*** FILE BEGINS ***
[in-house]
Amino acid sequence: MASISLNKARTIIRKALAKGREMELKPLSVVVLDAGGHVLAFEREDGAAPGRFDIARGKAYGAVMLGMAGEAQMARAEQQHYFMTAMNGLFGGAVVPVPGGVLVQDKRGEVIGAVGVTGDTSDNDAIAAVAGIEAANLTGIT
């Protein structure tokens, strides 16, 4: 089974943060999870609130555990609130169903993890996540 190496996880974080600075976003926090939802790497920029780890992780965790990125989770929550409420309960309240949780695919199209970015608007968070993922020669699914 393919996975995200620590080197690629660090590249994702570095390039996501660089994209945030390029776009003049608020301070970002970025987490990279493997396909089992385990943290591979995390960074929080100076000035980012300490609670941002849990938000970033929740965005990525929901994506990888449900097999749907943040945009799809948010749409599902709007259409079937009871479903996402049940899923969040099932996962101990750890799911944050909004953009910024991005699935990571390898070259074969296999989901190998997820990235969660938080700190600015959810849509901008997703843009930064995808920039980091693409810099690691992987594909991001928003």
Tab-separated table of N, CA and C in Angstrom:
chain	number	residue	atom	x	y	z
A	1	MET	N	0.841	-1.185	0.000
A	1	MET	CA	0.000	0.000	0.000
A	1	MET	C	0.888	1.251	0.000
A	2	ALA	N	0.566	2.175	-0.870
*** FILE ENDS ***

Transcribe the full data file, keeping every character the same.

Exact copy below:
[in-house]
Amino acid sequence: MASISLNKARTIIRKALAKGREMELKPLSVVVLDAGGHVLAFEREDGAAPGRFDIARGKAYGAVMLGMAGEAQMARAEQQHYFMTAMNGLFGGAVVPVPGGVLVQDKRGEVIGAVGVTGDTSDNDAIAAVAGIEAANLTGIT
């Protein structure tokens, strides 16, 4: 089974943060999870609130555990609130169903993890996540 190496996880974080600075976003926090939802790497920029780890992780965790990125989770929550409420309960309240949780695919199209970015608007968070993922020669699914 393919996975995200620590080197690629660090590249994702570095390039996501660089994209945030390029776009003049608020301070970002970025987490990279493997396909089992385990943290591979995390960074929080100076000035980012300490609670941002849990938000970033929740965005990525929901994506990888449900097999749907943040945009799809948010749409599902709007259409079937009871479903996402049940899923969040099932996962101990750890799911944050909004953009910024991005699935990571390898070259074969296999989901190998997820990235969660938080700190600015959810849509901008997703843009930064995808920039980091693409810099690691992987594909991001928003």
Tab-separated table of N, CA and C in Angstrom:
chain	number	residue	atom	x	y	z
A	1	MET	N	0.841	-1.185	0.000
A	1	MET	CA	0.000	0.000	0.000
A	1	MET	C	0.888	1.251	0.000
A	2	ALA	N	0.566	2.175	-0.870